Concrete-nitrogen mix could reduce construction’s pollution

Concrete-nitrogen mix. Concrete being poured - researchers have found that Adding nitrogen to concrete could reduce the amount of harmful pollution created in construction
A concrete-nitrogen mix could reduce NOx emissions, research suggests (Image: Ekays via

Adding nitrogen to concrete could reduce the level of harmful pollution created by the construction industry, suggests new research.

In a paper published in Nature, researchers at the University of Birmingham said that concrete nitrogenation could contribute to a reduction in nitrogen oxide (NOx) emissions by 3.4-6.9 megatonnes (Mt) – the equivalent of 6-13% of industry-related emissions in 2021.

NOx is a highly reactive toxic air pollutant that can contribute to acid rain, ozone layer depletion and pose significant health threats, particularly respiratory diseases. It is a main contributor to air pollution-related mortality.

The nitrogenation process could reduce NOx by a total of 131-384Mt by 2050, which would be the equivalent of 75-260 years potentially lost to premature death and reduced quality of life when estimated in terms of disability-adjusted life years.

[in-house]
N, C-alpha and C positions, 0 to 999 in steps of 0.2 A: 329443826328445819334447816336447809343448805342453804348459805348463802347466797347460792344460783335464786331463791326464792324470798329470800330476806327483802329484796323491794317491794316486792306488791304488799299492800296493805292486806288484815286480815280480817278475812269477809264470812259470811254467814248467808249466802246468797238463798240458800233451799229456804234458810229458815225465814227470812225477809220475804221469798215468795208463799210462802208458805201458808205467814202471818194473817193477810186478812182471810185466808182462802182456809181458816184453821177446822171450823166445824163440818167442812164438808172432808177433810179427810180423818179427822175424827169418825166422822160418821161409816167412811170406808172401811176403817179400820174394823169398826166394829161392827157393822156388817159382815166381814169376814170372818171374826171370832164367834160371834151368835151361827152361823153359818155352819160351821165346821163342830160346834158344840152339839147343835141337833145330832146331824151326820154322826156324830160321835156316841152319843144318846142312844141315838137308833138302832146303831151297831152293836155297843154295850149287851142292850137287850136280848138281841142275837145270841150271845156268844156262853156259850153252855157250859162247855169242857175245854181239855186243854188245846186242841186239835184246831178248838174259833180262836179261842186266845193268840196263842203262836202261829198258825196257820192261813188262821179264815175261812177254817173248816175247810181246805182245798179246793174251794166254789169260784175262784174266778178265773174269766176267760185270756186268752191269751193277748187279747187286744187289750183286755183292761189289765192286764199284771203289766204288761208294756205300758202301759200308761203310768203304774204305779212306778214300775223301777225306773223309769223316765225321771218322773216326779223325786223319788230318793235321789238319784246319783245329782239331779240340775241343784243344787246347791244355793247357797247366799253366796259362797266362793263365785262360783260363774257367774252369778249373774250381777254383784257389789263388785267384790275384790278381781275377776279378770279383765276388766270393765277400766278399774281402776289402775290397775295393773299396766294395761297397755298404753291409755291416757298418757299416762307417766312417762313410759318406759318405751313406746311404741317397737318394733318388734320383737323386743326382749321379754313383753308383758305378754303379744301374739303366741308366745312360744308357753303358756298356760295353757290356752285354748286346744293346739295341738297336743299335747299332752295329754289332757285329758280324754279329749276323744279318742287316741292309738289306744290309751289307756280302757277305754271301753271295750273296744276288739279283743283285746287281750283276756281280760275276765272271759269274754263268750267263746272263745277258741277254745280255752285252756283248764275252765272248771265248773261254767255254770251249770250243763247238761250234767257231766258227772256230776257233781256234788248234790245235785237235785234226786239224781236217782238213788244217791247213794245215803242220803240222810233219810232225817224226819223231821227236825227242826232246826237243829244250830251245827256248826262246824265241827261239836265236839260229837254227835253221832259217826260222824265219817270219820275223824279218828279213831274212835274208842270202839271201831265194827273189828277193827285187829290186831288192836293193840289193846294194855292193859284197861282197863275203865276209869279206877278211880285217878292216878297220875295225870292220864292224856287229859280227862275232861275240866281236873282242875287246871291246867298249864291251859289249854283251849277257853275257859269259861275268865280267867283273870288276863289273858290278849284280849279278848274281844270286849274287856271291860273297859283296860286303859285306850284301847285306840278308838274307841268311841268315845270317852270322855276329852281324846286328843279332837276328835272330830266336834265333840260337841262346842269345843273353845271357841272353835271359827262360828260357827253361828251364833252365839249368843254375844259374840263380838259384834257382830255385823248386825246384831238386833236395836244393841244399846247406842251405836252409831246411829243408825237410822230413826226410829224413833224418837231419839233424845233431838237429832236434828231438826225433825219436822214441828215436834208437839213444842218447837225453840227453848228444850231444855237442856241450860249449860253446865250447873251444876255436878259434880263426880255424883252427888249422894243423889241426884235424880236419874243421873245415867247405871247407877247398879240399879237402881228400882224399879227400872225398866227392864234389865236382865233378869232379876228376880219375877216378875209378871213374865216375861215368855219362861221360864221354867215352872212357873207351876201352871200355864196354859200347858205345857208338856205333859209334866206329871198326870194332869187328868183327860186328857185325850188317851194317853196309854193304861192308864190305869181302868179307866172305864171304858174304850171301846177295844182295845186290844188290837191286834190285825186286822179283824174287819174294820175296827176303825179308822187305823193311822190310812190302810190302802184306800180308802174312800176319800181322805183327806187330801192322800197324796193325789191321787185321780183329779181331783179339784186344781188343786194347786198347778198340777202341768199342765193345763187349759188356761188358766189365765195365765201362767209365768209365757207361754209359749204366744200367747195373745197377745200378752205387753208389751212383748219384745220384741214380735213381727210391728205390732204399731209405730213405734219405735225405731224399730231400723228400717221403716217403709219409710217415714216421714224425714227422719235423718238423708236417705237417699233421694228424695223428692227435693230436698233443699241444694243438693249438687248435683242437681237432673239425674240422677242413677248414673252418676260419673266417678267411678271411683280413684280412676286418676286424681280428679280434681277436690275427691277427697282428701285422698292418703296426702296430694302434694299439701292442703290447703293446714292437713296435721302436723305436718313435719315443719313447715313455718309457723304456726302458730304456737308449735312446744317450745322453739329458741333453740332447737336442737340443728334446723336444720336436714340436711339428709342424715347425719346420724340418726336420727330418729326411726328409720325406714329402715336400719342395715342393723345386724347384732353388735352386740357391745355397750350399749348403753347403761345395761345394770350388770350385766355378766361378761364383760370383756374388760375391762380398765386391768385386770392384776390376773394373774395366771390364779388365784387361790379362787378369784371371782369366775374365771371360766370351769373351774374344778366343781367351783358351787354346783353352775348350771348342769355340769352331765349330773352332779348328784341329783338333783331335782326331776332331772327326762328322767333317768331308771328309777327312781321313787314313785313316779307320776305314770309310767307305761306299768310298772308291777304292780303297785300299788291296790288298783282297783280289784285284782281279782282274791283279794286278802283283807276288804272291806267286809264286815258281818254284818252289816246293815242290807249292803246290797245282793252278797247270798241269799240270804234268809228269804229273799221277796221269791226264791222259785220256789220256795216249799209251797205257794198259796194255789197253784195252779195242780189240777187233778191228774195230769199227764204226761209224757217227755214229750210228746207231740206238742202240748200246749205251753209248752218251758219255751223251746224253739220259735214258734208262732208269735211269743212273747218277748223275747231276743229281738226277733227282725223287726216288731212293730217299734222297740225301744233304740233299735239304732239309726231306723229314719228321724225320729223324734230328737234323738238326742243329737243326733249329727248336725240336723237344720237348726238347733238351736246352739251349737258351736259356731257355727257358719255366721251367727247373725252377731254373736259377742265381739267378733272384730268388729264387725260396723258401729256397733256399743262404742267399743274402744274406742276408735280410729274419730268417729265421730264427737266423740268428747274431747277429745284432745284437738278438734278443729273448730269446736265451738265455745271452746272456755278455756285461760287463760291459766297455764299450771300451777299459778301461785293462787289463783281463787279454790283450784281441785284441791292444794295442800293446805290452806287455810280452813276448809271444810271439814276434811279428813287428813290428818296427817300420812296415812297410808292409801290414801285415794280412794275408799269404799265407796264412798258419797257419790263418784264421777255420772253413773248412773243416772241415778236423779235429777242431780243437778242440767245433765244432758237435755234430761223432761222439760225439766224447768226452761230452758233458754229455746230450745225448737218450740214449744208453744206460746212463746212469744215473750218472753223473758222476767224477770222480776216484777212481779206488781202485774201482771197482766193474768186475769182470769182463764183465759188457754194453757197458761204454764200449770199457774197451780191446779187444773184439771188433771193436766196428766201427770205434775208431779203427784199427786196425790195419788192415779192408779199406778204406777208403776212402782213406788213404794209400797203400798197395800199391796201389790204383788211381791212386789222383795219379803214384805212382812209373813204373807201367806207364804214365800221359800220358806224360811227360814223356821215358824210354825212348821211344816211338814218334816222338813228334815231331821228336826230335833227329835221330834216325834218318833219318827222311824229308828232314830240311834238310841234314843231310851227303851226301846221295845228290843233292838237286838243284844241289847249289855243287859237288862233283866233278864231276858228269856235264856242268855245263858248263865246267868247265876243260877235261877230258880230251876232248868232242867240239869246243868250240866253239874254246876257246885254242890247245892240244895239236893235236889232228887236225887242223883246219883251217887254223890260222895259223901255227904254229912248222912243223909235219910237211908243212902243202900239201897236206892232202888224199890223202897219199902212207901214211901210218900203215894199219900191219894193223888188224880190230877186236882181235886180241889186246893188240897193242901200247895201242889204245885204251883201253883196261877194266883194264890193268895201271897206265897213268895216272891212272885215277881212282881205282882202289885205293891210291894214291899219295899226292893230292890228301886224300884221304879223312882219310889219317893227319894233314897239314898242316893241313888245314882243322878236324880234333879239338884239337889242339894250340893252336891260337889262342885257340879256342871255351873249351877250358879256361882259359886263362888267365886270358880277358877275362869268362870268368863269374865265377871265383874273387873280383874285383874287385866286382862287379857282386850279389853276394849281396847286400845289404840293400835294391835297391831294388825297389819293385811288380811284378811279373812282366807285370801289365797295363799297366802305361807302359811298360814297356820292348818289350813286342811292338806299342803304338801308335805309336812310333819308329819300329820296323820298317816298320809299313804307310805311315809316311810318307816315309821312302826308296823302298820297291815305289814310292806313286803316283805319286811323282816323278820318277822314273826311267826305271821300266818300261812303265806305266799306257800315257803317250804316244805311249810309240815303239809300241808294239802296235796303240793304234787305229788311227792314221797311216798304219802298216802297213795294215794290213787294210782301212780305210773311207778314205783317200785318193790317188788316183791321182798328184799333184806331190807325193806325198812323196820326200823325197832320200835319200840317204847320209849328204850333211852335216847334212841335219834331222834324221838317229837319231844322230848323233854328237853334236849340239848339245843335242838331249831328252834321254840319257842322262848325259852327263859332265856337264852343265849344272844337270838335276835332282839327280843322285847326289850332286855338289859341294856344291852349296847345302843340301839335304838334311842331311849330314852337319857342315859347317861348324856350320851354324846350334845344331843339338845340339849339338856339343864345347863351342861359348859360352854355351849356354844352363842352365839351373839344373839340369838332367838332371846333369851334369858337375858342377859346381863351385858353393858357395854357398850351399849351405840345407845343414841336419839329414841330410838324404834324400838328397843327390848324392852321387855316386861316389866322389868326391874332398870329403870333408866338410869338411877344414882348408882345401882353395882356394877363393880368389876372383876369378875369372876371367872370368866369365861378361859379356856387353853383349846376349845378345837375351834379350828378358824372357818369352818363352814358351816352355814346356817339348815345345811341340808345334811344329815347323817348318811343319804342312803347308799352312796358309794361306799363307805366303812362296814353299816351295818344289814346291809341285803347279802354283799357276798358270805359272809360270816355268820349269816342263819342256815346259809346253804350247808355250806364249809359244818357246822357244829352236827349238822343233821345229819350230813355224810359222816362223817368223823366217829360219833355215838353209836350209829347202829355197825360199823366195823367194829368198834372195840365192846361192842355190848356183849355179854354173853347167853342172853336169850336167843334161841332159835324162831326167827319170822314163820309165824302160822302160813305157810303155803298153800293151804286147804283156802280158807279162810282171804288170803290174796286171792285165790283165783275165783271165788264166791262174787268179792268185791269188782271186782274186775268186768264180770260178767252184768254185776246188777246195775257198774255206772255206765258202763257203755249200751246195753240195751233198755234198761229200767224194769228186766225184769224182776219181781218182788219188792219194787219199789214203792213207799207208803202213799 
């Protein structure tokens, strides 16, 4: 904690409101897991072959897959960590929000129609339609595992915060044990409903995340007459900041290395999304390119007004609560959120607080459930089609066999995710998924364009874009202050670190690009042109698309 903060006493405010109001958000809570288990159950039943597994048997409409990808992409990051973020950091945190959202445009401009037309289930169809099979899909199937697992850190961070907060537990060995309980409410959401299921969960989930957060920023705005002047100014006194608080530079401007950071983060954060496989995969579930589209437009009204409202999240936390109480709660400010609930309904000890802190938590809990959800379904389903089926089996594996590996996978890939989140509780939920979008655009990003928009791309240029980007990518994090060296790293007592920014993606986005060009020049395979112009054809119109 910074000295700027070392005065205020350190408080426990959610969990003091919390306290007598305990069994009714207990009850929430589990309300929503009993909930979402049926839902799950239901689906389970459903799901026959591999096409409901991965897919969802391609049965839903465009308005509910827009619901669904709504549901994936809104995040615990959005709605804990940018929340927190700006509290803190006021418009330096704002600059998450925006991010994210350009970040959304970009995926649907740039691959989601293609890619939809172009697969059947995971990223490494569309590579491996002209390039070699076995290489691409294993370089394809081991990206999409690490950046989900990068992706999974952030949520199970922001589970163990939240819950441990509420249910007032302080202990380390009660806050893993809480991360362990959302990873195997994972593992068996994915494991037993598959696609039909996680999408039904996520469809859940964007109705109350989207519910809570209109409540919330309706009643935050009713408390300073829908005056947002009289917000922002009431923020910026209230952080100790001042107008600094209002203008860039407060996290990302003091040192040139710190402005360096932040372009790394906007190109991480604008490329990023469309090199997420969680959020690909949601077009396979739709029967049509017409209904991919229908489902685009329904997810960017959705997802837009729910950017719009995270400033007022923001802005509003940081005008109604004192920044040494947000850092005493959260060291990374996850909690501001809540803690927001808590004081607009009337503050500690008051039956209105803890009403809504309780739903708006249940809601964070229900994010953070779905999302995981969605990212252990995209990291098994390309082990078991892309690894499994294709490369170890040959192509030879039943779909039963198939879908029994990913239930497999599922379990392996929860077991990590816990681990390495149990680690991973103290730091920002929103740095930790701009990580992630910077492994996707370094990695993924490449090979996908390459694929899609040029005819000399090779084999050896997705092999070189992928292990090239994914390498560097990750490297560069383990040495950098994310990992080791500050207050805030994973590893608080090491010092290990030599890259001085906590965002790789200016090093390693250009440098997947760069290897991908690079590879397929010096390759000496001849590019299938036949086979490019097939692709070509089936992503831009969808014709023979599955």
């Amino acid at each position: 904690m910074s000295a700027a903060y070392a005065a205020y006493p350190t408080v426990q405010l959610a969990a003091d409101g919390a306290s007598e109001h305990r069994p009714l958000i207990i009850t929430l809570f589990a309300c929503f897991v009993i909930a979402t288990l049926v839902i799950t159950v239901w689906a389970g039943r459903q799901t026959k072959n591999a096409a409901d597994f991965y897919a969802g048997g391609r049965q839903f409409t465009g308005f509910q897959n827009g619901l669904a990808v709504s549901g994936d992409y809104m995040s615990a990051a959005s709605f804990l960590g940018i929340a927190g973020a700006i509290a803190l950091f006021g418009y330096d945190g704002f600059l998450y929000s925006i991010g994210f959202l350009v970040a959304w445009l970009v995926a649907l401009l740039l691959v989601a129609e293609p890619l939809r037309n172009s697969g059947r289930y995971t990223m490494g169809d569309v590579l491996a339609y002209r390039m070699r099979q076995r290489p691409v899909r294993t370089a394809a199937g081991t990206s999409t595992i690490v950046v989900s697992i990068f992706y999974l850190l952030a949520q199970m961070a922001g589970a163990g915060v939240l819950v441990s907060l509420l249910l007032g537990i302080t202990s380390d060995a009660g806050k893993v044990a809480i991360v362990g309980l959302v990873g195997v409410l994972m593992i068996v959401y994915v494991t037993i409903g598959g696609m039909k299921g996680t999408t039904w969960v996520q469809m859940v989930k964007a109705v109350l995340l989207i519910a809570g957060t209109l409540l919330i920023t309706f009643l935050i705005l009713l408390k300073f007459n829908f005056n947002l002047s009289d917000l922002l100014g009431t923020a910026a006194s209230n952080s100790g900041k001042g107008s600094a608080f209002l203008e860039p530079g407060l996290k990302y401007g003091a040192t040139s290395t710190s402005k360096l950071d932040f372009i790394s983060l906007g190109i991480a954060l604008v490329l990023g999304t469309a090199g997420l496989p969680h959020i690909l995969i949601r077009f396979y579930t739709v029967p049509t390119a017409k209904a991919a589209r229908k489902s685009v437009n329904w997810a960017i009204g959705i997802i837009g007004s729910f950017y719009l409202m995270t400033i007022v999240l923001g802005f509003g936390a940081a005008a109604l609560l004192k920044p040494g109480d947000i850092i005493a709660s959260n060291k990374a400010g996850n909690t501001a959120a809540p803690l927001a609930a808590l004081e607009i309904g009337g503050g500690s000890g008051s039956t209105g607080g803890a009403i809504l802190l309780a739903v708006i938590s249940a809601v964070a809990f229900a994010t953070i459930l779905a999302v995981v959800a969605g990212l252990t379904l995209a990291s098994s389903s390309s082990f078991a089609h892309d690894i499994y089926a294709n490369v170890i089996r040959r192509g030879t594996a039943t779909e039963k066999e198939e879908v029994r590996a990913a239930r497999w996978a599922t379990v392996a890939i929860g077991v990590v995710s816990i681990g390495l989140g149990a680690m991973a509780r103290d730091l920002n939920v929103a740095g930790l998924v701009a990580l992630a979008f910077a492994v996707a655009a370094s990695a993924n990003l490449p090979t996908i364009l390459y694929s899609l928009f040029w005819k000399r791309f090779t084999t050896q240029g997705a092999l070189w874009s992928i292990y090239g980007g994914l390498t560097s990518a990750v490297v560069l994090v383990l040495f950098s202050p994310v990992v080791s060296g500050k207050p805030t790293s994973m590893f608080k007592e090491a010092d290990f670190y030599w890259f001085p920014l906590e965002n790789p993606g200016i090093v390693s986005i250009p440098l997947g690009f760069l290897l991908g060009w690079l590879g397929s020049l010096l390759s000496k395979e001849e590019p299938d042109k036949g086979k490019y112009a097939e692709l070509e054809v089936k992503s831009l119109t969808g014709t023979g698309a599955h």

The study’s lead author, Ning Zhang, from the Leibniz Institute of Ecological Urban and Regional Development, said: “Applying this technology holds promise for rapidly urbanising and emerging industrial regions, as it can generate substantial economic value and curtail industrial NOx pollution in these areas.

“The proposed nitrogenated concrete material presents a promising integrated solution for mitigating air pollution and managing construction waste in industrialised regions.”

Doubled NOx emissions

Co-author Dr Yuli Shan, from the University of Birmingham, said: “Cities around the world, particularly those in the global south, are experiencing extensive urban renewal, expansion, and modernisation – all inevitably creating atmospheric pollution.

“Between 1970 and 2018, global NOx emissions nearly doubled from 70Mt to 120Mt. Addressing and managing these emissions is crucial for enhancing urban health, fostering sustainable industrial growth, and ensuring environmental wellbeing."

Some of the challenges of putting this kind of NOx sequestration process into practice concern the transportation of large volumes of materials and gases. To tackle this, experts recommend using established industrial and commercial concrete carbonation systems to help optimise the logistics network and enhance the feasibility of concrete nitrogenation.

The researchers also recommend setting up an emissions trading system like the one already created for CO2 to create a more precise and widely accepted quantification of the advantages associated with NOx sequestration.

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